Tag: "health care quality"
Today, all the physiological data monitored in a hospital intensive-care unit — including ECG, blood pressure, pulse, oxygenation, sugar level, breathing rate and body temperature — can be recorded and analyzed continuously in real time on a smartphone. A small piece of hardware, either the size of a cellphone, or one integrated with a cellphone, held against your body, functions as an ultrasound device. It can deliver information instantly to you or anyone you designate, and the information rivals that collected in a physician’s office or hospital setting. It can do so when you are experiencing specific symptoms — no appointment necessary — and at virtually no additional cost.
Thanks to more than 20 Silicon Valley startups and advances in microfluidic technology, smartphones will soon be able to function as a mobile, real-time resource for rapidly obtaining all the studies done currently in a medical laboratory, including chemistries, blood values and microbiological studies. A device worn on the wrist, called Visi, has been approved by the FDA for hospital use that can measure your heart’s electrical activity, respiratory rate, blood oxygen and blood pressure (without a cuff), and transmit the data wirelessly. Many other such devices are coming out that could be used by patients in their own homes. (WSJ)
Although half the newly insured under the Affordable Care Act will be enrolled in Medicaid and although substance use disorder (SUD) is more common among the poor,
[f]orty percent of counties in the U.S. [the goldenrod counties in the figure below] do not have an SUD treatment facility that provides outpatient care and accepts Medicaid. Counties in rural areas are much more likely to lack access to outpatient SUD facilities that accept Medicaid, particularly those in Southern and Midwestern states. Our findings also indicate that gaps in the SUD treatment infrastructure are further compounded for areas with a higher proportion of racial and ethnic minorities.
Compared to patients who visited a physician’s office for a similar condition, adult Teladoc users were younger and less likely to have used health care before the introduction of Teladoc. Patients who used Teladoc were less likely to have a follow-up visit to any setting, compared to those patients who visited a physician’s office or emergency department. Teladoc appears to be expanding access to patients who are not connected to other providers. (Health Affairs)
Following Medicare and Medicaid’s passage, I find that U.S.-based medical-equipment patenting rose by 40 to 50 percent relative to both other U.S. patenting and foreign medical-equipment patenting. Within the United States, increases in medical-equipment patenting were most dramatic in states where the Great Society insurance expansions were largest and in which there were large baseline numbers of physicians per resident. Consistent with historical case studies, Medical innovation’s determinants extend beyond the potential revenues associated with global market size; a physician driven process of innovation-while-doing appears to play a central role. An extrapolation of the evidence suggests that the last half century’s U.S. insurance expansions have driven 25 percent of recent global medical-equipment innovation. In a standard decomposition of health spending growth, this insurance-induced innovation accounts for 15 percent of the long run rise in U.S. health spending in hospitals, physicians’ offices, and other clinical settings.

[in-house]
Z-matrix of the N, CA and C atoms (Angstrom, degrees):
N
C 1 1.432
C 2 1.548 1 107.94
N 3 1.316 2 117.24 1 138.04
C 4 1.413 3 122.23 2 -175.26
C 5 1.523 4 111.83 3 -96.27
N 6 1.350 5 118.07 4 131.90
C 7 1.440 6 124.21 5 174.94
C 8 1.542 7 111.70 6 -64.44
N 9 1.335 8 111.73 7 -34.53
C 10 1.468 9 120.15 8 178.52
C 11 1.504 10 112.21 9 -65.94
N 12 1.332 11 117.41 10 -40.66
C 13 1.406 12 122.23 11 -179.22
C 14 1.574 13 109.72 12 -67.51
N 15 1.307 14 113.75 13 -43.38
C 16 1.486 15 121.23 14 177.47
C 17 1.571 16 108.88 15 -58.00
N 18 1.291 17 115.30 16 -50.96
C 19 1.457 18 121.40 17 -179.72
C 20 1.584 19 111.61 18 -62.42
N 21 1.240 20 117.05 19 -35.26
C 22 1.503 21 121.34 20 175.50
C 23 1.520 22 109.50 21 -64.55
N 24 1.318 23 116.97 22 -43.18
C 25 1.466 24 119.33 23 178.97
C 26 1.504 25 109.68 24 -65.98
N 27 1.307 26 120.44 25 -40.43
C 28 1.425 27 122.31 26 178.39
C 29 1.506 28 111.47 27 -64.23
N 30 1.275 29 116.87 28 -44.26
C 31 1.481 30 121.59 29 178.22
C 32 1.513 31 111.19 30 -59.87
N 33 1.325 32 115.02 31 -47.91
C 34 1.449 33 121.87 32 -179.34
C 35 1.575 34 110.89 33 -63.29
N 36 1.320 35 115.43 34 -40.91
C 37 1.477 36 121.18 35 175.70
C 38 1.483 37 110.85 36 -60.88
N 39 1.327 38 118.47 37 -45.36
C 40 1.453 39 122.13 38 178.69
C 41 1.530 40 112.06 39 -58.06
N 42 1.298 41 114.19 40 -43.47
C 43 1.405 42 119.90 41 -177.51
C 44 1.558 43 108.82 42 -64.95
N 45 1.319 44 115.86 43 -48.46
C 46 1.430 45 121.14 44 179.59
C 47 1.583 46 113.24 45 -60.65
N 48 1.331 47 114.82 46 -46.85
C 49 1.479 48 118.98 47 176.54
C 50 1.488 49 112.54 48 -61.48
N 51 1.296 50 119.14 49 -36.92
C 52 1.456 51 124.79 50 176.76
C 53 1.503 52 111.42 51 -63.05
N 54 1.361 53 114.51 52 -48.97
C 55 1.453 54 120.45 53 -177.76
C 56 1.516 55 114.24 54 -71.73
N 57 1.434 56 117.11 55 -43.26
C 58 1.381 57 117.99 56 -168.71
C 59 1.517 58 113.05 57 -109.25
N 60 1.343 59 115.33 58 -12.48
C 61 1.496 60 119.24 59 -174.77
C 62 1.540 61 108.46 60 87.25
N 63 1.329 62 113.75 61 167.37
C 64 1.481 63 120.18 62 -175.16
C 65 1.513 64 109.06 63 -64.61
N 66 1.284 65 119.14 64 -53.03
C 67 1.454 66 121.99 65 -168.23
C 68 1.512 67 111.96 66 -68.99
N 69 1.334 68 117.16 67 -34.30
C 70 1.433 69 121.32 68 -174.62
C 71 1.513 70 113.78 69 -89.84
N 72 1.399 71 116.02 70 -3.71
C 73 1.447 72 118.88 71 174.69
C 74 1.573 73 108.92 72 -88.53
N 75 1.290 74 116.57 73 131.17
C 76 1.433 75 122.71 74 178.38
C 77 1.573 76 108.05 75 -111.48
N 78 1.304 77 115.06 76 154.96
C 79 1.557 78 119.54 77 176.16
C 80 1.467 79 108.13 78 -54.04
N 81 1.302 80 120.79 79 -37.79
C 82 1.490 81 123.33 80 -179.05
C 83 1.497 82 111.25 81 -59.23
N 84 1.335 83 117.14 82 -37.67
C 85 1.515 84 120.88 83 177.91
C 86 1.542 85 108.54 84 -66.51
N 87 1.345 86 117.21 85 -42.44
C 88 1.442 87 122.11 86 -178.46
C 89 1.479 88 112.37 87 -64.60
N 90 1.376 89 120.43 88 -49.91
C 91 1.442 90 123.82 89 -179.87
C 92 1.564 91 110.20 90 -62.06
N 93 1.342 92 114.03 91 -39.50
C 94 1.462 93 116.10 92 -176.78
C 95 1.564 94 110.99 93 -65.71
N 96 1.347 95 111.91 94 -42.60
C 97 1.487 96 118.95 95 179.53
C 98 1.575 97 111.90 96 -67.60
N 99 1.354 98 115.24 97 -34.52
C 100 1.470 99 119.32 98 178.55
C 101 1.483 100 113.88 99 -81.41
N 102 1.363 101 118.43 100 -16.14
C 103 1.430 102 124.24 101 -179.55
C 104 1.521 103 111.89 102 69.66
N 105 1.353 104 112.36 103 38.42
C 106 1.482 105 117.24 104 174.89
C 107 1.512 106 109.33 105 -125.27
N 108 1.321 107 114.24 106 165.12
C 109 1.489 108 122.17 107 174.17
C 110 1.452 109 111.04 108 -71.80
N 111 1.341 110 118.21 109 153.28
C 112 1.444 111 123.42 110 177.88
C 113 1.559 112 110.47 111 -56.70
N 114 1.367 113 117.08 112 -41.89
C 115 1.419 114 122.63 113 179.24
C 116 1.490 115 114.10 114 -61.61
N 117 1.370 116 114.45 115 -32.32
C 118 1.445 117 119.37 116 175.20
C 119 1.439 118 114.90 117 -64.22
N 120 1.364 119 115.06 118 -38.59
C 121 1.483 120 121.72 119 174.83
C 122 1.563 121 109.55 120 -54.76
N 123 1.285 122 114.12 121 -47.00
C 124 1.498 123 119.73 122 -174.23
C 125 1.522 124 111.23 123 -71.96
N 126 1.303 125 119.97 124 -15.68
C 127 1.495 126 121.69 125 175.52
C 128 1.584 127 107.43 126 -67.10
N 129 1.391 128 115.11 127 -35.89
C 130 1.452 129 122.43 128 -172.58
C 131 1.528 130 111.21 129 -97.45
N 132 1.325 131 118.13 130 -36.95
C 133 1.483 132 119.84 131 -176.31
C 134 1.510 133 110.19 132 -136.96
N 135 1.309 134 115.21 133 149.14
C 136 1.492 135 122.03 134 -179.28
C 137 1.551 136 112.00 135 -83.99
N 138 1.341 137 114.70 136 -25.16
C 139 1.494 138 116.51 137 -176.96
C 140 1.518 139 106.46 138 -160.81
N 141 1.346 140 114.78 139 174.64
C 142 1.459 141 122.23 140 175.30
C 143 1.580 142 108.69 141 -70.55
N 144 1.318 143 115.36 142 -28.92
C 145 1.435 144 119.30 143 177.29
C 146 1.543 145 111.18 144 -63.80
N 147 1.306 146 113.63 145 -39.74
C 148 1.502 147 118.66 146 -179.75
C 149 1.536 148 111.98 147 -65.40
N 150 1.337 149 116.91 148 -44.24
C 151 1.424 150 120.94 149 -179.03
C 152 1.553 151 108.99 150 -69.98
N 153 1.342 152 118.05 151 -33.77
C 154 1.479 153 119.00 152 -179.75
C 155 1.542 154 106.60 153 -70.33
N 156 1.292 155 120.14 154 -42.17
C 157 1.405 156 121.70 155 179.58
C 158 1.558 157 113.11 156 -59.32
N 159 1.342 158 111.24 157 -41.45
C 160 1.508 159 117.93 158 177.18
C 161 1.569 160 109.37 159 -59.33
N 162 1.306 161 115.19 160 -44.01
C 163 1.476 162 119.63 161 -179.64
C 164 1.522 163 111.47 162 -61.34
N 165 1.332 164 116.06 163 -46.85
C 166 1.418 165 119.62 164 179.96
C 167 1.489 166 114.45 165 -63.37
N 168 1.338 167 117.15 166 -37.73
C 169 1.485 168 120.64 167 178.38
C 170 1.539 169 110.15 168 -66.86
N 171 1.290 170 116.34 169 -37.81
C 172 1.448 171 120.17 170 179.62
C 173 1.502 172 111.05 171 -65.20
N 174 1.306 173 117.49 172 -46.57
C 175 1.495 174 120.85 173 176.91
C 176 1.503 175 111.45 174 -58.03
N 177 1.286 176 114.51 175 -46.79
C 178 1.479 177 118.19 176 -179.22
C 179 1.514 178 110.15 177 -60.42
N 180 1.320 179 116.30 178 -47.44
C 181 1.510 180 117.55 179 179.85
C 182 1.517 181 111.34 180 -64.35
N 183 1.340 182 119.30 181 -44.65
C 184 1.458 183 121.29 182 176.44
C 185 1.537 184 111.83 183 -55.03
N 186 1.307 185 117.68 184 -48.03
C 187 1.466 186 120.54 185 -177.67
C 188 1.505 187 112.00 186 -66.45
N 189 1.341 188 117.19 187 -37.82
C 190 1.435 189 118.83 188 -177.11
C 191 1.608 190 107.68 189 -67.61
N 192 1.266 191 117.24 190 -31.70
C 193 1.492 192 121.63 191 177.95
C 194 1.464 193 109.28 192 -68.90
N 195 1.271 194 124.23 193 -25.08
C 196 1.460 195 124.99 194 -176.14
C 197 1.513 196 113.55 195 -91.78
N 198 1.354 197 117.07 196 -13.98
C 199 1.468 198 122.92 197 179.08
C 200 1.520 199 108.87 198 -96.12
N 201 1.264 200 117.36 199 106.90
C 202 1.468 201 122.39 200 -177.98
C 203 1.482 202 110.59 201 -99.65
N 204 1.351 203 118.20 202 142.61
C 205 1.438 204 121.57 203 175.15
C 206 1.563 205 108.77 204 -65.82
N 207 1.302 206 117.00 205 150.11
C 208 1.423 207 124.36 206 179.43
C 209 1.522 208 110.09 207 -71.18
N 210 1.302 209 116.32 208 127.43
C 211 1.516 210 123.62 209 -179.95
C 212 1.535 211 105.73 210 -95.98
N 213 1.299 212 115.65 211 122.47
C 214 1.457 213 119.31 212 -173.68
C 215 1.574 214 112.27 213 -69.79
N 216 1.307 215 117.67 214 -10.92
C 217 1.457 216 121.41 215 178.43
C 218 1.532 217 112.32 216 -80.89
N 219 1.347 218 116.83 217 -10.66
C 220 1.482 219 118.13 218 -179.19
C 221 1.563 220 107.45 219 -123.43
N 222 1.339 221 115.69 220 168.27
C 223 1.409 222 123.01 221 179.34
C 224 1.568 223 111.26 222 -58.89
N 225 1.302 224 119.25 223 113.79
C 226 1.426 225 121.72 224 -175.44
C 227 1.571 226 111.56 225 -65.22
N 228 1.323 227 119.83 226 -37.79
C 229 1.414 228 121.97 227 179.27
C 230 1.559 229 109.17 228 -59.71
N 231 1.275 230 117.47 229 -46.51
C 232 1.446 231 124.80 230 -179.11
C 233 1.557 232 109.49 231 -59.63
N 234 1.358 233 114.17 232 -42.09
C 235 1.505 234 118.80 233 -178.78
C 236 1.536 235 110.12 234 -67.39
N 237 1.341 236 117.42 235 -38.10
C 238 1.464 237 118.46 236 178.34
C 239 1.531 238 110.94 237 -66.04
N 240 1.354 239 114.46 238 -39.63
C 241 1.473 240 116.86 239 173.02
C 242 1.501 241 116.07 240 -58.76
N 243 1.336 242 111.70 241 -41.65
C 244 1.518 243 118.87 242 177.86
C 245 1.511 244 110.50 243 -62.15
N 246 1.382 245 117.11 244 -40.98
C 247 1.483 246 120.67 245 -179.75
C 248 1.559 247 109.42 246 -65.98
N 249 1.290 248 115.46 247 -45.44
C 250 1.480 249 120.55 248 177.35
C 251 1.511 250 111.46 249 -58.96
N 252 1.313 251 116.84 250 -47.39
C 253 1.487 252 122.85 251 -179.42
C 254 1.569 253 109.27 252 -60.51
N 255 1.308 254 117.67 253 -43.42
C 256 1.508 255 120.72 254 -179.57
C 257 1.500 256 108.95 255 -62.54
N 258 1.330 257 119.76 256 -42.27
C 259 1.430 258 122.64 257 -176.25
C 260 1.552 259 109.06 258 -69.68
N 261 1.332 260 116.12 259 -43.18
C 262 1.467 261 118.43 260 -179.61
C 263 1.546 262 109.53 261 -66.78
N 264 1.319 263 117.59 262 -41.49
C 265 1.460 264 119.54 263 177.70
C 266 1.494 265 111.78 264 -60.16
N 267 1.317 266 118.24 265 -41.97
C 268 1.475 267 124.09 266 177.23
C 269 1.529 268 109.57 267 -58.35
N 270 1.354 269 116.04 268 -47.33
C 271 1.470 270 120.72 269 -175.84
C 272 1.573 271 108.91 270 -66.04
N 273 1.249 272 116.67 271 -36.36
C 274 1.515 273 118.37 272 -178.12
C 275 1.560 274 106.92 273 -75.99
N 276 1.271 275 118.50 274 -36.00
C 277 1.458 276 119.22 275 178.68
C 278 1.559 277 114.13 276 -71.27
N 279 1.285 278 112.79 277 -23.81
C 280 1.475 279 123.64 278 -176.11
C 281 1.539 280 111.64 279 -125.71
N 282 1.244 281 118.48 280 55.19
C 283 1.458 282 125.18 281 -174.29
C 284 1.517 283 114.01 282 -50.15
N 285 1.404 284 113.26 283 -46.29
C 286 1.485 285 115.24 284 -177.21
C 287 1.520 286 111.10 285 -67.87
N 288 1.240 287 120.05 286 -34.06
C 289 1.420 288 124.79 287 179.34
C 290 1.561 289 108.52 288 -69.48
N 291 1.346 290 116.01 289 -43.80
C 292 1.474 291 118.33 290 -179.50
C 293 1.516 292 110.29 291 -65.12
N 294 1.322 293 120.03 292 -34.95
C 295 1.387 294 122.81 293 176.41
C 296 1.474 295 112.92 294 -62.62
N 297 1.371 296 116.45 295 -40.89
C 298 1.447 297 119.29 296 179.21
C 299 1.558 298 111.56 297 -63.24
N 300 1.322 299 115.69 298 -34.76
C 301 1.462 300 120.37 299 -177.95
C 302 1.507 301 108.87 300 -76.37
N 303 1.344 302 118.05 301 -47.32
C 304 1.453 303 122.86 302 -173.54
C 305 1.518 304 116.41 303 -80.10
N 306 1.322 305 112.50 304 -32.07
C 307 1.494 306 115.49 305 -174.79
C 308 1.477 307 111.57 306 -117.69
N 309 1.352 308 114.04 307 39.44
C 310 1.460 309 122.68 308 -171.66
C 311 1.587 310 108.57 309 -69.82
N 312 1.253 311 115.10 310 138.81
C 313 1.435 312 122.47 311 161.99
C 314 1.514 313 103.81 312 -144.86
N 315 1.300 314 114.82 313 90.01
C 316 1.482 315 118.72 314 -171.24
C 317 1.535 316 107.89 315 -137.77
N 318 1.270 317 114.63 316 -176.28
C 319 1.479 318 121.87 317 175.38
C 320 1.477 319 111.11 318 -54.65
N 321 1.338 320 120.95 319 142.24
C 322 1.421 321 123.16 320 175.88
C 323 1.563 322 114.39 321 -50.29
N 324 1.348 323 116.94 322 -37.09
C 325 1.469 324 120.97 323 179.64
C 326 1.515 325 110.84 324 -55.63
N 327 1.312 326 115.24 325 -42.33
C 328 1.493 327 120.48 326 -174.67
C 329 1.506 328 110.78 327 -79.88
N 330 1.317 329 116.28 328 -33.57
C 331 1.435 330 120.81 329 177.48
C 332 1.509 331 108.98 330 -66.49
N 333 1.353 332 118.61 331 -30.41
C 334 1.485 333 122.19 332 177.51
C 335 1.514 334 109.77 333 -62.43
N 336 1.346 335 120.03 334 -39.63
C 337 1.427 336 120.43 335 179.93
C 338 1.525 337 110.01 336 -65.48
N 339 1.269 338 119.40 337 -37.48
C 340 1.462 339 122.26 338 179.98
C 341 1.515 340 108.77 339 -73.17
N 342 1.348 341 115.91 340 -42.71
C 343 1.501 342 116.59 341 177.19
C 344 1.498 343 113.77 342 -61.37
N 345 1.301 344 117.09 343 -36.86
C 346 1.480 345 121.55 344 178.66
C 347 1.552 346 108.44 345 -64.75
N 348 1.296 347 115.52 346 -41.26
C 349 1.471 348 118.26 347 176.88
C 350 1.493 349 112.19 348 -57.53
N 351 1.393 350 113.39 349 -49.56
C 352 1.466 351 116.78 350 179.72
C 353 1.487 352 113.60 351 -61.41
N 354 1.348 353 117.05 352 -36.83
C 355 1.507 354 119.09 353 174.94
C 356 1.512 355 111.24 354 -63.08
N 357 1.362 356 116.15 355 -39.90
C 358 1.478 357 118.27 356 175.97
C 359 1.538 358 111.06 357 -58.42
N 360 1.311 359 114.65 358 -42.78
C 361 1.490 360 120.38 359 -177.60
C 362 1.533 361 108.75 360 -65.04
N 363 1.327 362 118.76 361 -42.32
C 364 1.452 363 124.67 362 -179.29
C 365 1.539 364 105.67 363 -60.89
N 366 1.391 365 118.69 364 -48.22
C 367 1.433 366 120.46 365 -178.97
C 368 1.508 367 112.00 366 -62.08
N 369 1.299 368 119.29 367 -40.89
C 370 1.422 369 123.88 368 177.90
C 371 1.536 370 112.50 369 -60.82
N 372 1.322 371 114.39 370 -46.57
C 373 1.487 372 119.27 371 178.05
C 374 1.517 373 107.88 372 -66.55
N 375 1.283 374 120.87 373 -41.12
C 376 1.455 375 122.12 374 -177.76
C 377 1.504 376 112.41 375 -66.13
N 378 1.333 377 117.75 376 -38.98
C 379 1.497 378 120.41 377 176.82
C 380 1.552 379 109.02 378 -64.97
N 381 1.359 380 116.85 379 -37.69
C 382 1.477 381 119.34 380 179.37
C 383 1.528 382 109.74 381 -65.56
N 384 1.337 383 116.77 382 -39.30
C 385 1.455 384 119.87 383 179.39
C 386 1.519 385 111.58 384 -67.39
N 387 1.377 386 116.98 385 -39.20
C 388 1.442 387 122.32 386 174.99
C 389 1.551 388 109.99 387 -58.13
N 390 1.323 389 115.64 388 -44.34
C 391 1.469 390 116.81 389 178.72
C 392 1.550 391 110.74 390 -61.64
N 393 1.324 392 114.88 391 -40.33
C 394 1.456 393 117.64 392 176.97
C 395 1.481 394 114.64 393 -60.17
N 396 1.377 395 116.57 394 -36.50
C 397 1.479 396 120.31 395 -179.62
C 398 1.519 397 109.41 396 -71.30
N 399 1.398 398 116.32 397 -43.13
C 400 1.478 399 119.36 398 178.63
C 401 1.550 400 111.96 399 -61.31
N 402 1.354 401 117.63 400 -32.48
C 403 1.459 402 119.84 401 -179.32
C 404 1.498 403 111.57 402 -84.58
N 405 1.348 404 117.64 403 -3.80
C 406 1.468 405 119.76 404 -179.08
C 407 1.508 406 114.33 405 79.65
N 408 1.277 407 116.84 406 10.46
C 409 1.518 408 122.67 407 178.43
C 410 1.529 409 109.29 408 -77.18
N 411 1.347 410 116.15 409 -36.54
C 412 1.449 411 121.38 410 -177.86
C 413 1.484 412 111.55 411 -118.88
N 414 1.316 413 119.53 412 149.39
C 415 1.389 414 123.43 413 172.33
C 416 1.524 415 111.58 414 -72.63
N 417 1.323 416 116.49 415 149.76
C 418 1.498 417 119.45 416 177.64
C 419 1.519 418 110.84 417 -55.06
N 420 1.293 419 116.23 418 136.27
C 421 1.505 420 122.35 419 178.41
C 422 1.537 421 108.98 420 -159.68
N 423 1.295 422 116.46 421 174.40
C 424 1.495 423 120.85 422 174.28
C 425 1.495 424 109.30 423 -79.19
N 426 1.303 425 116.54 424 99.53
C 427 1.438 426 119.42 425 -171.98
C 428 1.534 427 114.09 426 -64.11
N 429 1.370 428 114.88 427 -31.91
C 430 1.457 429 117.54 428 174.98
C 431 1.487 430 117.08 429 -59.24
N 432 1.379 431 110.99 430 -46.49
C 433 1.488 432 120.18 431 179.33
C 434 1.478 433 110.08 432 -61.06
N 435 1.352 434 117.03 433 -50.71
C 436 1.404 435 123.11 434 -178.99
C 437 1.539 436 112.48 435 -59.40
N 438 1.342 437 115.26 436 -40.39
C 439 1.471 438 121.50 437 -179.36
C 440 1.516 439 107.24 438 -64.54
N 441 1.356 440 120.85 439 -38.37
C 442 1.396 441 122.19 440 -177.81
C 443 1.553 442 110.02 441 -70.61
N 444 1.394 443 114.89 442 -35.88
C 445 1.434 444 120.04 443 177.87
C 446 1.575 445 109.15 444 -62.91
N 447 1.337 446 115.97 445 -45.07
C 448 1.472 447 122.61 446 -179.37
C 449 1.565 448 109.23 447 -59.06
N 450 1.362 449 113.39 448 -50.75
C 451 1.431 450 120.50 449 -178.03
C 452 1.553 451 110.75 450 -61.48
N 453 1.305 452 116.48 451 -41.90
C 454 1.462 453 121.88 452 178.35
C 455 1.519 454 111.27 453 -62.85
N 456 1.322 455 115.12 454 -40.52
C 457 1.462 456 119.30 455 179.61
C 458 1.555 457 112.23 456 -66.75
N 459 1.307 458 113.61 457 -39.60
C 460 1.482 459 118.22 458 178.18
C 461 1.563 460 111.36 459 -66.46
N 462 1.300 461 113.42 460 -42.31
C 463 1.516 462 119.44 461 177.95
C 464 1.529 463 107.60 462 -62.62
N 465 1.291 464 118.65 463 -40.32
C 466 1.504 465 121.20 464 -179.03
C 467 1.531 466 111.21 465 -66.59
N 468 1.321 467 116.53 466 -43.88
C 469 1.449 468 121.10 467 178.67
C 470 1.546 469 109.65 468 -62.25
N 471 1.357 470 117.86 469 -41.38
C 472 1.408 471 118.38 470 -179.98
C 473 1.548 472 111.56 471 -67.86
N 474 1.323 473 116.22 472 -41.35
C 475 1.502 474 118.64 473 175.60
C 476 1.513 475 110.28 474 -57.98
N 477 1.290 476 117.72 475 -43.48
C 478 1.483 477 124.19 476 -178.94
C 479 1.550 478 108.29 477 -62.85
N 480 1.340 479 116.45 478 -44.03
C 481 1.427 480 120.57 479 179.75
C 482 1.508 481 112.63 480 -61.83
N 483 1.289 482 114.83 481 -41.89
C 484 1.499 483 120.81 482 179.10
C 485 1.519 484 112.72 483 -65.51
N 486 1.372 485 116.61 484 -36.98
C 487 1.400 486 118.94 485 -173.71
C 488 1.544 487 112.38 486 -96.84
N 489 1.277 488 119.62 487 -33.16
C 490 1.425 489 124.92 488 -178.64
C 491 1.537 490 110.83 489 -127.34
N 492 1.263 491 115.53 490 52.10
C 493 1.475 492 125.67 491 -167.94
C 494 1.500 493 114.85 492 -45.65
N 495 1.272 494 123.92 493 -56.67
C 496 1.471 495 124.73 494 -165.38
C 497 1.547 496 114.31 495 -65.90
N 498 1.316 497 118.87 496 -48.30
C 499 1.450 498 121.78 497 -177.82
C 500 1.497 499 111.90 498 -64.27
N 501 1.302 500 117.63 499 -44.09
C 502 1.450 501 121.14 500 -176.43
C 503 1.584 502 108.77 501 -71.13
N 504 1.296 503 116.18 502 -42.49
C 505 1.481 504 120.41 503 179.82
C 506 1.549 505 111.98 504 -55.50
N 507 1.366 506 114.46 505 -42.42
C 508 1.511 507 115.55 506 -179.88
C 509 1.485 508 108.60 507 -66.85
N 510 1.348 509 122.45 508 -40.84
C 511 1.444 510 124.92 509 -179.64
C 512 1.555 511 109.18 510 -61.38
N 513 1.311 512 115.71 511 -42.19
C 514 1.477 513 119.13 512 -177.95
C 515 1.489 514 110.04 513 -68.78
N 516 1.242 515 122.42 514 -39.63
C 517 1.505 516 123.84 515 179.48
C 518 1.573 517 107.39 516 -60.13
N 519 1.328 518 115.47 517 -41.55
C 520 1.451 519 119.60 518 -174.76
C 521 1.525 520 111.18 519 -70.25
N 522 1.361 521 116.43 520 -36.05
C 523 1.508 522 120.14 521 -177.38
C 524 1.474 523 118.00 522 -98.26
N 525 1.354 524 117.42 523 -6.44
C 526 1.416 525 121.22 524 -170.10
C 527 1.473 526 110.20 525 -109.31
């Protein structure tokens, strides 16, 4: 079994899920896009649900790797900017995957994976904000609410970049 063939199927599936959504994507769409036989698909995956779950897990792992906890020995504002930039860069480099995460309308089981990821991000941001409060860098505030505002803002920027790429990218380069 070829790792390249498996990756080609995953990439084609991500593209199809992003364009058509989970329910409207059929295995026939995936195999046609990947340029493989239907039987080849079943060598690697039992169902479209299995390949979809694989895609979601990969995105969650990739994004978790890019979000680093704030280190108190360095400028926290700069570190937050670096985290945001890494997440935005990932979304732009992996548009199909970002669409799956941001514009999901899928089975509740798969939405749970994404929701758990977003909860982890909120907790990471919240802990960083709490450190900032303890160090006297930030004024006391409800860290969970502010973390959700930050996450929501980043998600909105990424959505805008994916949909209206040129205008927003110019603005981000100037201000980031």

A year old story that’s worth revisiting:
The so-called bodega clinicas that line the streets of Los Angeles’ immigrant neighborhoods blend into a dense forest of commerce. Wedged between money order kiosks and pawn shops, these storefront doctors’ offices treat ailments for cash: a doctor’s visit is $20 to $40, a podiatry exam is $120 and at one bustling clinica, a colonoscopy is advertised on an erasable white board for $700.
County health officials describe the clinicas as a parallel health care system, servicing a vast number of uninsured Latino residents, yet the officials say they have little understanding of who owns and operates them, how they are regulated and the quality of the medical care they provide…
Visits to more than two dozen clinicas in South Los Angeles and the San Fernando Valley found Latino women in brightly colored nurses scrubs handing out cards and coupons that promise everything from pregnancy tests to tubal ligations. Others advertise evening and weekend hours, and, some 24-hour a day operations trumpet that they are “nunca cerramos” — never closed. That all-hours access — and up-front pricing — is critical, Latino health experts say, to a population that often works low-wage, around-the-clock jobs.
Also important, officials say, is that new immigrants from Mexico and Central America are more accustomed to a corner clinica, which is common in their home countries, than to the sprawling medical complexes or large community health centers found in the United States. And they can get the kind of medical treatments — including injections of hypertension drugs, vitamin solutions delivered intravenously and liberally dispensed antibiotics — that are frowned upon in traditional American medicine. (KHN/NYT)